|Section 4: Factor Price Interferences|
|Microeconomics - Unit 4|
Examples of Government Price Controls
In most countries around the world when it comes to factor prices, there is a significant degree of government interference. In the labor market, the establishment of a minimum wage means that
salary caps (these are usually imposed by the league and not by the government). In most Muslim economies, businesses are not allowed to charge interest on money they lend. In most non-Muslim economies, interest rates are determined by the free market. However, countries' central banks and central monetary agencies heavily influence interest rates by controlling the money supply.
Price Interference in the Labor Market: the Minimum Wage
Politicians in industrialized countries often establish a minimum wage in most industries (some industries, for example, restaurant servers, are excluded, because they rely mostly on gratuities). The purpose of a minimum wage is to guarantee any worker a minimum level of income, so that the worker can live at a minimum level of subsistence. Supporters of the minimum wage fear that some businesses exploit workers by paying them a wage that is too low and that will not allow the workers to pay for essential living expenses. There are disadvantages to establishing a minimum wage, as well. The advantages and disadvantages of a government-established minimum wage are listed below.
Advantages and Disadvantages of a Minimum Wage
1. Increase in minimum wage worker earnings.
2. More incentive to work.
3. Less chance for exploitation.
Disadvantages of a minimum wage that is set above the market wage include
1.Decrease in employment.
2. Increase in prices.
3. Lower profits.
4. Lower worker incentive.
Below is a graph of a market for labor. Businesses demand the labor. Citizens supply the labor. In a free market, the equilibrium wage is at the intersection of the demand and supply curves. If the government sets the minimum wage above the equilibrium wage, the quantity demanded of labor decreases, and the quantity supplied of labor increases. This results in a surplus of labor. Ceteris paribus (all other things remaining constant), this increases unemployment.
Labor Unions and Wages
Labor unions are supported by most industrialized governments and many pro-union labor laws. Unions protect workers' rights, and can serve a useful purpose in negotiating with a business that treats workers less than fair. However, unions can also contribute to above-market wages and higher prices. Their collective bargaining powers and strike threats push wage rates well above free market levels, raise prices, and often place companies at an internationally competitive disadvantage. Furthermore, unions' restrictions about what workers are allowed to do, how much they are allowed to work, and other unnecessary staffing requirements, lead to inefficiencies in production and raise businesses' cost of production. These inefficiencies may lead to long-run unemployment, as firms go bankrupt or move abroad.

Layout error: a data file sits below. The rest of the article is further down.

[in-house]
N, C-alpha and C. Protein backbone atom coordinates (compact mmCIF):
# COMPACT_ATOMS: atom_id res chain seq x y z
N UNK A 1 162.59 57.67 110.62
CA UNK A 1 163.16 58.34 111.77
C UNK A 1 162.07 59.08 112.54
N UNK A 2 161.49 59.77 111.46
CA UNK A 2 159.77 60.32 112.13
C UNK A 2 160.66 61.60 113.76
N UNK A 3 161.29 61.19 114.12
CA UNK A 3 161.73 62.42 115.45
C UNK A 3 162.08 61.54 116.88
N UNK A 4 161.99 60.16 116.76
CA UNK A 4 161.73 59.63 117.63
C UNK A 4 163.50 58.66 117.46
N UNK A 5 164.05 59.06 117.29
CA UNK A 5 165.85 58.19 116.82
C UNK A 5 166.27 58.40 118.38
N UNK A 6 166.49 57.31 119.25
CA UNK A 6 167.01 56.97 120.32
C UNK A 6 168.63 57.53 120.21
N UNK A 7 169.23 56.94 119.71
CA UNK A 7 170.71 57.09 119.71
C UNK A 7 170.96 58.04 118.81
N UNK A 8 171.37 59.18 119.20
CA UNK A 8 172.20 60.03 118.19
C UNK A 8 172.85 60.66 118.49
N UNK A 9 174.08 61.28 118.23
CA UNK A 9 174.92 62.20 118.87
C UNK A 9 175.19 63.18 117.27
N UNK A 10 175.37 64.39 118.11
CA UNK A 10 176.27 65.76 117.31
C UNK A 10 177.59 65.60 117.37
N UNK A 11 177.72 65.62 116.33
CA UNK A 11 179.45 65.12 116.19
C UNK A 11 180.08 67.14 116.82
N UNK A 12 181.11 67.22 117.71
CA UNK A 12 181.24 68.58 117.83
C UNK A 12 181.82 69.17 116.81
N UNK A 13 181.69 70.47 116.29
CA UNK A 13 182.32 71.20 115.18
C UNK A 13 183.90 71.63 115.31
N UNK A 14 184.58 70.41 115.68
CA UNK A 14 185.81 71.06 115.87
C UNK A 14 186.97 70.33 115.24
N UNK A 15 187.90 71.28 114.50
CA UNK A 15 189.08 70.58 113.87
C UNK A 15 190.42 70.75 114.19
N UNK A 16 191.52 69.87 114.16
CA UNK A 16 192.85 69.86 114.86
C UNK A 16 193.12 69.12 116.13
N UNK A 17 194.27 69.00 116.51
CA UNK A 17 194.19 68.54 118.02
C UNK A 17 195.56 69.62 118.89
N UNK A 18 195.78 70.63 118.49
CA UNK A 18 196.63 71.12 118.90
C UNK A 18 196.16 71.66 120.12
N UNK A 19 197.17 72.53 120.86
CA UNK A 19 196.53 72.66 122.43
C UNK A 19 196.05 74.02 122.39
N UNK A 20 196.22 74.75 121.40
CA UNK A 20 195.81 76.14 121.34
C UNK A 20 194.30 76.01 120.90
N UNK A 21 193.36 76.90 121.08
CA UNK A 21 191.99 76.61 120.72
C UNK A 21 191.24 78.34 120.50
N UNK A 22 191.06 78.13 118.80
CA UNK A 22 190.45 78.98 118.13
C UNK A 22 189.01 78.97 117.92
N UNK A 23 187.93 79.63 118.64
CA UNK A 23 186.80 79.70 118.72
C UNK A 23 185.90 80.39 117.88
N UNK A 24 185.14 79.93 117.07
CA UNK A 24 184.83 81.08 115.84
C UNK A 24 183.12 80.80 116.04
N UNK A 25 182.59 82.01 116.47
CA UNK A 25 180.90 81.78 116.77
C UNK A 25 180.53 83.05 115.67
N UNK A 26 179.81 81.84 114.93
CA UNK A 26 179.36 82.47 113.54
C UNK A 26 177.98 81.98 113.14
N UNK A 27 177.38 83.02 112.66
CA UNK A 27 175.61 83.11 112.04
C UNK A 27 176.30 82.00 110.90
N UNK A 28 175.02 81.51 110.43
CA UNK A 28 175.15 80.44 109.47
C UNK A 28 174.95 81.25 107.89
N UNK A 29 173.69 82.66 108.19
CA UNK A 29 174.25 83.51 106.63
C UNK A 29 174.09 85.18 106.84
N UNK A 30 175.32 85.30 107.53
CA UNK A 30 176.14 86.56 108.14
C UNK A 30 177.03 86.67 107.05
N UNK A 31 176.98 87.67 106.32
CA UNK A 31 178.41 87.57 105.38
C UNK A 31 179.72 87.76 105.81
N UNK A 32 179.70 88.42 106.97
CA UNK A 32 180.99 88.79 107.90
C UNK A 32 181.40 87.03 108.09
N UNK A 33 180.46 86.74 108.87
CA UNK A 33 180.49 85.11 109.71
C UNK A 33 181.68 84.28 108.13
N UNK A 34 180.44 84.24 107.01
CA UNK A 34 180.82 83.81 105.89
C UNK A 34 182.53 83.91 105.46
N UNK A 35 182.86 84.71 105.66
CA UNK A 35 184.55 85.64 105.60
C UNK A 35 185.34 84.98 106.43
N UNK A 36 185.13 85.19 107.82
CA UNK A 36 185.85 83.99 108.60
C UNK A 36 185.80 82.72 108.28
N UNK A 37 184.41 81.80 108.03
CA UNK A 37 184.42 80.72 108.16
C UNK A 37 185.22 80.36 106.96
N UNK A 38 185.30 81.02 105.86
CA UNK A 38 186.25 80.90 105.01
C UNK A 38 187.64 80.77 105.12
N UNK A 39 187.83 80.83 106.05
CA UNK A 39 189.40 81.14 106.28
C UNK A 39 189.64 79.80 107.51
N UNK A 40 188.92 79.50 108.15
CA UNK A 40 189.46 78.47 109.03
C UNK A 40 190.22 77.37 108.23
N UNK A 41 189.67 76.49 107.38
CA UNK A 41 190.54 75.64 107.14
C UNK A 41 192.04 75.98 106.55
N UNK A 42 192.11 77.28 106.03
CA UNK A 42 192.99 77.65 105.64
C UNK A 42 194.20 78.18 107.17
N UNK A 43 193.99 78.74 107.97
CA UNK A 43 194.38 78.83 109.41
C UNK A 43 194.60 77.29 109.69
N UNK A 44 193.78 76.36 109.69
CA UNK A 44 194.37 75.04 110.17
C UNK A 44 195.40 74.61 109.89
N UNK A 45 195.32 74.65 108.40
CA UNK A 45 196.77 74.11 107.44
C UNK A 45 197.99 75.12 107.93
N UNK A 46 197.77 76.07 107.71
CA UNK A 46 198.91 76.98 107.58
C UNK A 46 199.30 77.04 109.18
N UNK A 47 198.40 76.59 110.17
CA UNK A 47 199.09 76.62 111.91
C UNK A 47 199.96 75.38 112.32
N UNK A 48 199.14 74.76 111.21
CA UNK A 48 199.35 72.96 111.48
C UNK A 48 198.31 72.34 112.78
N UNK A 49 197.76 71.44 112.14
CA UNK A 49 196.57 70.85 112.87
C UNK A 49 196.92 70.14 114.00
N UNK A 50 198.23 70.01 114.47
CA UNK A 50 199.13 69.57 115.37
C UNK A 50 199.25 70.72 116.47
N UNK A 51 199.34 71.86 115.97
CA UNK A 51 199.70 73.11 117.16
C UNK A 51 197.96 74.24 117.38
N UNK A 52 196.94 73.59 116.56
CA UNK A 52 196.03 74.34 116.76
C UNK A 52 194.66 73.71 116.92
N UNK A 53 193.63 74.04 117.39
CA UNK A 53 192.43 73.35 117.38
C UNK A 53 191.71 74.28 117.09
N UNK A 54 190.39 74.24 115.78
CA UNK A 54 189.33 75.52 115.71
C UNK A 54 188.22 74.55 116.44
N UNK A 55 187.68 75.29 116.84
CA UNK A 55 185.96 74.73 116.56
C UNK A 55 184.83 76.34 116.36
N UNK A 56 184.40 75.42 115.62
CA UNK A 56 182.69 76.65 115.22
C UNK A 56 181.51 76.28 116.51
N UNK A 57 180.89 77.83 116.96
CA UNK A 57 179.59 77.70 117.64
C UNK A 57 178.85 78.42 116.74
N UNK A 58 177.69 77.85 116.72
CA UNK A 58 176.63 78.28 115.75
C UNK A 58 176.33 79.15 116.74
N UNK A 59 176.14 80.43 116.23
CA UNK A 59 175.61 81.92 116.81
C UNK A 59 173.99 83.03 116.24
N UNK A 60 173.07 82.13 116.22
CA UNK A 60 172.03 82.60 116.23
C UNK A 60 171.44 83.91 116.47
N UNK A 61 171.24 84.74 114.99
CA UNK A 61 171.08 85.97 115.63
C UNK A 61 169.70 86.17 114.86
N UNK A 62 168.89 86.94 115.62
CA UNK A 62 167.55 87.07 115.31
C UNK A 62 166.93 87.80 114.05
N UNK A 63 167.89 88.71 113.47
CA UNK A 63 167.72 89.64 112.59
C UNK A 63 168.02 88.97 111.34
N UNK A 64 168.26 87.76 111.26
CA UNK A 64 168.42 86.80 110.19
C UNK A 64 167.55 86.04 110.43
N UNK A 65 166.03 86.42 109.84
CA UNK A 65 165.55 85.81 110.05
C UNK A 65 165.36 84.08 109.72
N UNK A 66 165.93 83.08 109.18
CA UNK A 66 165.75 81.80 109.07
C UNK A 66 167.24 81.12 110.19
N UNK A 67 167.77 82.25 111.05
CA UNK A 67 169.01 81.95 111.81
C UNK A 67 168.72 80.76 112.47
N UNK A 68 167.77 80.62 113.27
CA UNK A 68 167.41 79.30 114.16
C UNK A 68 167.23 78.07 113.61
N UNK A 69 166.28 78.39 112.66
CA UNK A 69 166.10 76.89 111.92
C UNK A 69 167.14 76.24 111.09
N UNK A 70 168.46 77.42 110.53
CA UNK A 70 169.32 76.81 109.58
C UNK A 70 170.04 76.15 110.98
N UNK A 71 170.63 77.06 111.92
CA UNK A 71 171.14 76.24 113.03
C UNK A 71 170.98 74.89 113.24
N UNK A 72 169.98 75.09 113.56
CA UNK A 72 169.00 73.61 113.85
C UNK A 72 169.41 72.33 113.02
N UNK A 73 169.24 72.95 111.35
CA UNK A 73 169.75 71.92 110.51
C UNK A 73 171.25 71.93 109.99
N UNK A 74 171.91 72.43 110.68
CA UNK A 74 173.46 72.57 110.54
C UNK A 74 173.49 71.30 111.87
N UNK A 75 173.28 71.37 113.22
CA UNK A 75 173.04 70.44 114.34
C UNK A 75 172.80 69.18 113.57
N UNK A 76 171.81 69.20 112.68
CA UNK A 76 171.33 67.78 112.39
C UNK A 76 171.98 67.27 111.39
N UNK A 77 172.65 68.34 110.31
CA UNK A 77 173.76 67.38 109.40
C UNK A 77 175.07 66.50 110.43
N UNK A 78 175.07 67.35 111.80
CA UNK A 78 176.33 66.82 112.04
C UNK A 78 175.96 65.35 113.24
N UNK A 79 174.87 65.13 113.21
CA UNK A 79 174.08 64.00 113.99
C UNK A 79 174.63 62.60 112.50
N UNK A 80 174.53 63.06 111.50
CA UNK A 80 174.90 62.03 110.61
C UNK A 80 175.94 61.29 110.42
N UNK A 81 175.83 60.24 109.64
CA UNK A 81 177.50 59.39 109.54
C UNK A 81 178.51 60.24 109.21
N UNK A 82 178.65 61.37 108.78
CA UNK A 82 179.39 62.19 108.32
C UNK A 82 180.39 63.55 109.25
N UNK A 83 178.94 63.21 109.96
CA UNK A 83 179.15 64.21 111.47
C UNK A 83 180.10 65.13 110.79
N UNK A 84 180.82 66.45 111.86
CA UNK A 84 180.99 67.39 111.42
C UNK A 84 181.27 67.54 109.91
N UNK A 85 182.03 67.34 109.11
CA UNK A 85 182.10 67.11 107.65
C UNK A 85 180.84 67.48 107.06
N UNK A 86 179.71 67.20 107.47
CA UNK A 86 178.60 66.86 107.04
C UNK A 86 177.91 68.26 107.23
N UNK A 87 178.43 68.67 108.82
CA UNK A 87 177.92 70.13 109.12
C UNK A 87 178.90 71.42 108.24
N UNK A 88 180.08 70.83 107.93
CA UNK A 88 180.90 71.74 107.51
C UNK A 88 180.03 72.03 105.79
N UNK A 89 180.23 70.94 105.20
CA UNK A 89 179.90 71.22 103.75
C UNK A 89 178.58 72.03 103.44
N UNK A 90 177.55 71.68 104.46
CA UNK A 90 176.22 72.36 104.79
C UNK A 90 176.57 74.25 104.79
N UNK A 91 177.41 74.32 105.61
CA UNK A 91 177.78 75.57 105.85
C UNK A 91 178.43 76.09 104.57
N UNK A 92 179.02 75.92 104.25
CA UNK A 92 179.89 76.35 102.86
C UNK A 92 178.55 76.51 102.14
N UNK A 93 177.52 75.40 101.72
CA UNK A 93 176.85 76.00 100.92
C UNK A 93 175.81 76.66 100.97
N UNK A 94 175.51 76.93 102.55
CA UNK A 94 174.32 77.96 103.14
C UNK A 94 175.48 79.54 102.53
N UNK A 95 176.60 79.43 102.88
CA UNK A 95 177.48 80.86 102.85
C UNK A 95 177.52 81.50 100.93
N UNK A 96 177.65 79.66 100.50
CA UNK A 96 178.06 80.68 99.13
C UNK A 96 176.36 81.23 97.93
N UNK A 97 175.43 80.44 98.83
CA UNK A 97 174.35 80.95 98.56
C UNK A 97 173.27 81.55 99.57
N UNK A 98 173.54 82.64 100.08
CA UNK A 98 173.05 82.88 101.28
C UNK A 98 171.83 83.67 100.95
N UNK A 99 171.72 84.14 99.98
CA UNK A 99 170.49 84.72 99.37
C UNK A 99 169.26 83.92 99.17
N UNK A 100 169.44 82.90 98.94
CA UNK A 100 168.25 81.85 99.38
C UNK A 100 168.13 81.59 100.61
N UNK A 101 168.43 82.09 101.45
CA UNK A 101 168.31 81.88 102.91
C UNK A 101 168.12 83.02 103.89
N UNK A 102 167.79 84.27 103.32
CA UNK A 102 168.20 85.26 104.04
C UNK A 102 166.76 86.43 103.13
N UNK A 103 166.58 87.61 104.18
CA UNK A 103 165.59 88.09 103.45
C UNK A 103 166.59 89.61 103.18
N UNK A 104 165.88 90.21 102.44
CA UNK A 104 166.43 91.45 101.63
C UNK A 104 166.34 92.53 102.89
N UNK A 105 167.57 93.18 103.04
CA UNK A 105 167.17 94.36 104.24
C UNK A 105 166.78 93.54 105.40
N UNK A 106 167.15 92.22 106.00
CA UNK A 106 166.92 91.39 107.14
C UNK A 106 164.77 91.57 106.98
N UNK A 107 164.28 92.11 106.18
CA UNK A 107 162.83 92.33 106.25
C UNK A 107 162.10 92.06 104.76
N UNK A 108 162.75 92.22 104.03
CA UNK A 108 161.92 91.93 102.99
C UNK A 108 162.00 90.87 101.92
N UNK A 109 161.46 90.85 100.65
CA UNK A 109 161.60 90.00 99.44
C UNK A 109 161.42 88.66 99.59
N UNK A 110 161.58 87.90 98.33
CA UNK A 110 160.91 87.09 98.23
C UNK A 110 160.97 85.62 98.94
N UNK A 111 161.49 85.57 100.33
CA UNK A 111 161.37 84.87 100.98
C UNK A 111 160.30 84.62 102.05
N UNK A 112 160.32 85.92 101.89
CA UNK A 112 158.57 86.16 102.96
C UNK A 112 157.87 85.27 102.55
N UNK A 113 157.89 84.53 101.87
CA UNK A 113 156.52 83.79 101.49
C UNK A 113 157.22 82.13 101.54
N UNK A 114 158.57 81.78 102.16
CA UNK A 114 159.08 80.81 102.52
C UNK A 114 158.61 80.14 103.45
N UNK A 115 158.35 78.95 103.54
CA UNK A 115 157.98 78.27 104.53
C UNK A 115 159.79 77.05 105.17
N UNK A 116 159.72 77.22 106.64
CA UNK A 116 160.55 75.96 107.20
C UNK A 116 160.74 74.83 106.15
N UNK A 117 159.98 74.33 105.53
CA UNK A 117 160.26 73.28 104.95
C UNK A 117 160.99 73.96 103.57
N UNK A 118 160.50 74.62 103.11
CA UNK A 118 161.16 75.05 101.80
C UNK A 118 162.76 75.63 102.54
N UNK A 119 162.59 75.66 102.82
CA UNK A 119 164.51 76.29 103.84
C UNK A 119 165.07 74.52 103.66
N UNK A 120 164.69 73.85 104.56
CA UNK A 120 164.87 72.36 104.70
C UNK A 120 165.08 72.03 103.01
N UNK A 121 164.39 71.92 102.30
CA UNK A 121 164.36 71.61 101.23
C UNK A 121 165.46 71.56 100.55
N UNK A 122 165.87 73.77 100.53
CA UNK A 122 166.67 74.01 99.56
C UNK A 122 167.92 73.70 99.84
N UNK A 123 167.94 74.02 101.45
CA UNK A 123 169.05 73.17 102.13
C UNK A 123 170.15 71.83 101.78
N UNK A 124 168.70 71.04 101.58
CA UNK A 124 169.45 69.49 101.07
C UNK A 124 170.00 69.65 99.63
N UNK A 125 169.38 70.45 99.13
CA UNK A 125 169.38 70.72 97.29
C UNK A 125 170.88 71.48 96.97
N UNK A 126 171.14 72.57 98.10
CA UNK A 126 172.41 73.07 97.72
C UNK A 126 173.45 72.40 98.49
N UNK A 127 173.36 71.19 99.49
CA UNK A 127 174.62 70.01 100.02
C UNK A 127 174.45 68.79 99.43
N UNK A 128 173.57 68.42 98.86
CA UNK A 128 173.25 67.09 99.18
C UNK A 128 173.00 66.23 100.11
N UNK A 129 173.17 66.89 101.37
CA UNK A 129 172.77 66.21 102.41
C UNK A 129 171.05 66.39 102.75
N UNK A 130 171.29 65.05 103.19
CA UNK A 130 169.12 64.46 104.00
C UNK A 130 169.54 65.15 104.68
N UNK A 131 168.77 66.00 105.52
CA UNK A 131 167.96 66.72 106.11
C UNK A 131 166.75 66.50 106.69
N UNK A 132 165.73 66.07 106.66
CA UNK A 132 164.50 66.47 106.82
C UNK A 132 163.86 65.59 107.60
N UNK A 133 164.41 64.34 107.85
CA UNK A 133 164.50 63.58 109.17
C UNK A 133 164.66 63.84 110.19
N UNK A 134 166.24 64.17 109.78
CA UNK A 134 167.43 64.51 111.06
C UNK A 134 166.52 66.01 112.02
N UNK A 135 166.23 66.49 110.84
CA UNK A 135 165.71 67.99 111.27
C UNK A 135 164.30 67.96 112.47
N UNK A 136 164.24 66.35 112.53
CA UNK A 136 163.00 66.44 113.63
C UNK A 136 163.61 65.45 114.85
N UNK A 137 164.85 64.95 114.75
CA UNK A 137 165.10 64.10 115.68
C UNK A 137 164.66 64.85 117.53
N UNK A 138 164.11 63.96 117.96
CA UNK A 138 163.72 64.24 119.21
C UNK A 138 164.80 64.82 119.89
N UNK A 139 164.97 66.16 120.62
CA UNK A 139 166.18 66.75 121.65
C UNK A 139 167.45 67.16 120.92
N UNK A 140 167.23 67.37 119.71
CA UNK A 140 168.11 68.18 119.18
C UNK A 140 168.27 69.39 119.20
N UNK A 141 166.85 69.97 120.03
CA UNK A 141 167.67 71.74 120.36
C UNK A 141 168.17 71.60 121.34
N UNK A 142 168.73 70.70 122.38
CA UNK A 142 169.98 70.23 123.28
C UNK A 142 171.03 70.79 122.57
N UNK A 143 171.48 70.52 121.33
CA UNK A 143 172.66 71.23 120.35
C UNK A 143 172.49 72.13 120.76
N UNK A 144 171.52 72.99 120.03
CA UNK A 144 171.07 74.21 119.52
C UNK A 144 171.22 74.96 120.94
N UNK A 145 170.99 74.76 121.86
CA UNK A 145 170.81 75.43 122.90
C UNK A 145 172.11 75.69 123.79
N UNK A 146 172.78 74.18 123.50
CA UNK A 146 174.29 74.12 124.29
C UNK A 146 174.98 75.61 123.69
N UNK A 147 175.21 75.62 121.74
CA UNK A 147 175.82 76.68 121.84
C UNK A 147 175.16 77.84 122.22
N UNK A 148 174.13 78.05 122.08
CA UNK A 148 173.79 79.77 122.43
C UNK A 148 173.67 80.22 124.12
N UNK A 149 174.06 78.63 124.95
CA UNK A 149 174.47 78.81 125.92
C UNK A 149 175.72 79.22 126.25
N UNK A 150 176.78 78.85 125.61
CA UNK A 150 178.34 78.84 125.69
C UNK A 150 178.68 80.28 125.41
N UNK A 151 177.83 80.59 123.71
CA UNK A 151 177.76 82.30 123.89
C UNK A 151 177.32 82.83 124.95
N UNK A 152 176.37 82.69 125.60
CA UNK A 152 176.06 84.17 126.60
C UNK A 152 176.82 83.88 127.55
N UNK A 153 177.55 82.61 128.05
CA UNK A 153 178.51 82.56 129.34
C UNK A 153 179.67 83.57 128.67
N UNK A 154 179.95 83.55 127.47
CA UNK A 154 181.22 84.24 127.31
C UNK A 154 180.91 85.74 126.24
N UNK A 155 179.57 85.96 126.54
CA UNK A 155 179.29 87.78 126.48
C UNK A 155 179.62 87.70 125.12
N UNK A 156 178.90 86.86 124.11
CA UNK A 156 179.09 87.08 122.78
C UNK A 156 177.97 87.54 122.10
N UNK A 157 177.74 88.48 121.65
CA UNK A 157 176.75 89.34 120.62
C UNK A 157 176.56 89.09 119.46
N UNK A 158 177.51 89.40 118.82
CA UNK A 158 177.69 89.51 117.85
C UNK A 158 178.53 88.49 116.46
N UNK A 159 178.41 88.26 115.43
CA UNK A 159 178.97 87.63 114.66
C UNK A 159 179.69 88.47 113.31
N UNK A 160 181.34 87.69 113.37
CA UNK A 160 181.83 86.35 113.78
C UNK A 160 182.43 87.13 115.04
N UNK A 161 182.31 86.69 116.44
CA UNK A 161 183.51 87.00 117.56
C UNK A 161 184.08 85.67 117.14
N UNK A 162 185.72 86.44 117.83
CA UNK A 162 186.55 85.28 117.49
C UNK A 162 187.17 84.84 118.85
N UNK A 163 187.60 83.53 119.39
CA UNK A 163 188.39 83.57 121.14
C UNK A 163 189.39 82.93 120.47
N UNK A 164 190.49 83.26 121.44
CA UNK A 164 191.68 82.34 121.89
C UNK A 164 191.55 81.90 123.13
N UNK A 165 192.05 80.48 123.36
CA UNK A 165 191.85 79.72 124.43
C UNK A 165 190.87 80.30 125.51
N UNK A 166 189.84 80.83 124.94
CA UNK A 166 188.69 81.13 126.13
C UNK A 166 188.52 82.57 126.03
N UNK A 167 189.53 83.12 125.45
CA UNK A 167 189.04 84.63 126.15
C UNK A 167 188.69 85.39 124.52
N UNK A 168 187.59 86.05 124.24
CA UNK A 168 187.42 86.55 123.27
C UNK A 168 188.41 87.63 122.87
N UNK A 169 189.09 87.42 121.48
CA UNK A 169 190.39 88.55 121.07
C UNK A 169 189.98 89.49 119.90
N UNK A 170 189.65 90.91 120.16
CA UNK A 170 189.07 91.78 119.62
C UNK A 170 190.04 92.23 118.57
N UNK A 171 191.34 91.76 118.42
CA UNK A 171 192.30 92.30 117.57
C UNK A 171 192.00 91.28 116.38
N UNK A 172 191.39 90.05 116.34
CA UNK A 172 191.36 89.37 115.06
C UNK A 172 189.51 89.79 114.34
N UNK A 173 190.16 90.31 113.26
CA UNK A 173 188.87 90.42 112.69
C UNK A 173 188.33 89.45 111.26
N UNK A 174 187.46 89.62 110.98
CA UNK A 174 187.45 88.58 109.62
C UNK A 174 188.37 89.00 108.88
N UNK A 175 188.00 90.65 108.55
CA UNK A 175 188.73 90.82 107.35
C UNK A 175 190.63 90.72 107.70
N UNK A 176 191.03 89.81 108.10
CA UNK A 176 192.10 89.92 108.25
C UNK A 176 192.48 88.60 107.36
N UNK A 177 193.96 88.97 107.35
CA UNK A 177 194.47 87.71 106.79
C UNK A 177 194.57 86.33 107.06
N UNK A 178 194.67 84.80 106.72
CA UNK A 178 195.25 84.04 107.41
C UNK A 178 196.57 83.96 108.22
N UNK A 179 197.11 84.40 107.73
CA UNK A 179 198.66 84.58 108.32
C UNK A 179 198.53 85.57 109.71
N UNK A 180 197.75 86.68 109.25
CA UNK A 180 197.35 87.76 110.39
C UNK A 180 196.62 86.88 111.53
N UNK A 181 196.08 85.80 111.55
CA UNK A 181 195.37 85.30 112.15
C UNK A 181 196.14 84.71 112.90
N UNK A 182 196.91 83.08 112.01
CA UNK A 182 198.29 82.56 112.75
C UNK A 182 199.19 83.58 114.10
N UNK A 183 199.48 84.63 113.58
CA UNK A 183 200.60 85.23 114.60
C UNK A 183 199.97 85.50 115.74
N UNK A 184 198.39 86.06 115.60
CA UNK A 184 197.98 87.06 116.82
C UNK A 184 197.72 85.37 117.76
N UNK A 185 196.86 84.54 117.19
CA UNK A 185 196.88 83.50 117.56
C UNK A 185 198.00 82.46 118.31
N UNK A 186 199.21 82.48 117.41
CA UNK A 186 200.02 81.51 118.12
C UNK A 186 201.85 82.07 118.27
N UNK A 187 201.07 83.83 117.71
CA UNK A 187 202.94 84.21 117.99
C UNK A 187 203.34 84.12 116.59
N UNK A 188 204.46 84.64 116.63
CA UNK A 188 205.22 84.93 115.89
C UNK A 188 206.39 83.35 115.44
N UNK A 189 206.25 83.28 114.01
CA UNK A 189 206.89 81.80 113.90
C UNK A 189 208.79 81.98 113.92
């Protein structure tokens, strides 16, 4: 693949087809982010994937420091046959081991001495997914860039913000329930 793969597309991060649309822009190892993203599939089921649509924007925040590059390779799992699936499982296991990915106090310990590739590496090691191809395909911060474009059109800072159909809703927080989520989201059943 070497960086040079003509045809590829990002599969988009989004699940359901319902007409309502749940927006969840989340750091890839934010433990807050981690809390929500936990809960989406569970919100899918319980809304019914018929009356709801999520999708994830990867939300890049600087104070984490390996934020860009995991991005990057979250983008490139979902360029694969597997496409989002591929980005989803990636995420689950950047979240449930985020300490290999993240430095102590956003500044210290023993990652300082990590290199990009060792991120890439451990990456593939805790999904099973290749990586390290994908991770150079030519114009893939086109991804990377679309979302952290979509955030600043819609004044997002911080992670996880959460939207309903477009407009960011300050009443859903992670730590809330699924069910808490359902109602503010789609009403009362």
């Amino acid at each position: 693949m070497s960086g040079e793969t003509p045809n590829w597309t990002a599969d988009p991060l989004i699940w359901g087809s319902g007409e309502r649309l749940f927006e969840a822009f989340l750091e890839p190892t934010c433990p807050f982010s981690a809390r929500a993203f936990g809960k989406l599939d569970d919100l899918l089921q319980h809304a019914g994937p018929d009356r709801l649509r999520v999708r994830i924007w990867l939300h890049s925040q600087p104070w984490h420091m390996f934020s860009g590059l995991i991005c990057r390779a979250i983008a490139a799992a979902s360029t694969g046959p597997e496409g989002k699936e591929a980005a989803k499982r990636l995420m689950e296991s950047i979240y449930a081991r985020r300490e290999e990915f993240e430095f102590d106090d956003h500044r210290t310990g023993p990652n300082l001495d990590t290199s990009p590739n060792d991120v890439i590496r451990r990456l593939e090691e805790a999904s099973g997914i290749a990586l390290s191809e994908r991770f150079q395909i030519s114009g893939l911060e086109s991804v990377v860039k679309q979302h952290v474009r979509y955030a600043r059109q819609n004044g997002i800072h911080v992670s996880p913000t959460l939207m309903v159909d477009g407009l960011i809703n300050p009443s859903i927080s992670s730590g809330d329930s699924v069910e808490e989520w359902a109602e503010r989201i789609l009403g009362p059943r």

Unions may be credited for improved working conditions and higher wages. However, improved working conditions and higher wages are only possible if firms can afford them. Only increased productivity and increased profits allow firms the means to improve working conditions and increase wages. When unions have suggested measures that have led to productivity improvements, it has been beneficial. But most of the time, unions suggest changes that may increase short-term employment, but hinder productivity and technological advances. Greater profits made possible by business investments, technology advances, and entrepreneurial initiatives have been the real cause of improvements in working conditions and better wages and benefits. This is because the greater profits have, over time, enabled businesses to afford these luxuries.
Raising Real Wages
Some economists believe that an artificial increase of workers' wages (such as an increase in the minimum wage beyond the equilibrium price, or union wage demands beyond what productivity increases warrant) is not the answer to the economic problems of low-income earners. They state that these artificial increases merely increase nominal wages, but not real wages.
How then can we achieve higher real wages?
How can we increase productivity?
And by providing a proper reward system in which taxes are low, regulations reasonable, and subsidies and handouts not excessive.
One of the keys to improving a country's standard of living is to increase real wages. Real wages increase with increases in a firm's productivity. Productivity is a function of technological advances. Technological advances are encouraged by a just reward system. A just reward system is one in which taxes and other costs of working and doing business (for example, regulations) are kept reasonably low.
|Last Updated on Sunday, 30 December 2012 09:56|